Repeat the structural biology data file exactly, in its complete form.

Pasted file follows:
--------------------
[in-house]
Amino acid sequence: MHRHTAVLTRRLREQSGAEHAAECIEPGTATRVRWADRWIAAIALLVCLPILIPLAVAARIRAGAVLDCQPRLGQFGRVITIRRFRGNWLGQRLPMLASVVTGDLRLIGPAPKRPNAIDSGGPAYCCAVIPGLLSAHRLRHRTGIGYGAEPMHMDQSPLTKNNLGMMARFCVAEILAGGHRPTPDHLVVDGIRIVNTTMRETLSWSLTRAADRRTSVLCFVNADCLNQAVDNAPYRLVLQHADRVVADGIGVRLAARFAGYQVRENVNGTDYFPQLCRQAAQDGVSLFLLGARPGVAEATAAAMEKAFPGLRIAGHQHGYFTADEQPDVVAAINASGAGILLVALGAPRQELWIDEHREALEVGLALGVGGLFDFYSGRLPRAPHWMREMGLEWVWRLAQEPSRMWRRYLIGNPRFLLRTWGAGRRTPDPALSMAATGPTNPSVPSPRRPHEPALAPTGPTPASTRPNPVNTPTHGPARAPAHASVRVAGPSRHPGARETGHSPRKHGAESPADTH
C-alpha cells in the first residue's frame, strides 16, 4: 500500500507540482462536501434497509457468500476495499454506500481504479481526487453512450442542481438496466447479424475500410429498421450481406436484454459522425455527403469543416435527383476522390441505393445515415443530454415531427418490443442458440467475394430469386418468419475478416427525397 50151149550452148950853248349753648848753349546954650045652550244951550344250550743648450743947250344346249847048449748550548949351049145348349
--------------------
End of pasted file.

[in-house]
Amino acid sequence: MHRHTAVLTRRLREQSGAEHAAECIEPGTATRVRWADRWIAAIALLVCLPILIPLAVAARIRAGAVLDCQPRLGQFGRVITIRRFRGNWLGQRLPMLASVVTGDLRLIGPAPKRPNAIDSGGPAYCCAVIPGLLSAHRLRHRTGIGYGAEPMHMDQSPLTKNNLGMMARFCVAEILAGGHRPTPDHLVVDGIRIVNTTMRETLSWSLTRAADRRTSVLCFVNADCLNQAVDNAPYRLVLQHADRVVADGIGVRLAARFAGYQVRENVNGTDYFPQLCRQAAQDGVSLFLLGARPGVAEATAAAMEKAFPGLRIAGHQHGYFTADEQPDVVAAINASGAGILLVALGAPRQELWIDEHREALEVGLALGVGGLFDFYSGRLPRAPHWMREMGLEWVWRLAQEPSRMWRRYLIGNPRFLLRTWGAGRRTPDPALSMAATGPTNPSVPSPRRPHEPALAPTGPTPASTRPNPVNTPTHGPARAPAHASVRVAGPSRHPGARETGHSPRKHGAESPADTH
C-alpha cells in the first residue's frame, strides 16, 4: 500500500507540482462536501434497509457468500476495499454506500481504479481526487453512450442542481438496466447479424475500410429498421450481406436484454459522425455527403469543416435527383476522390441505393445515415443530454415531427418490443442458440467475394430469386418468419475478416427525397 50151149550452148950853248349753648848753349546954650045652550244951550344250550743648450743947250344346249847048449748550548949351049145348349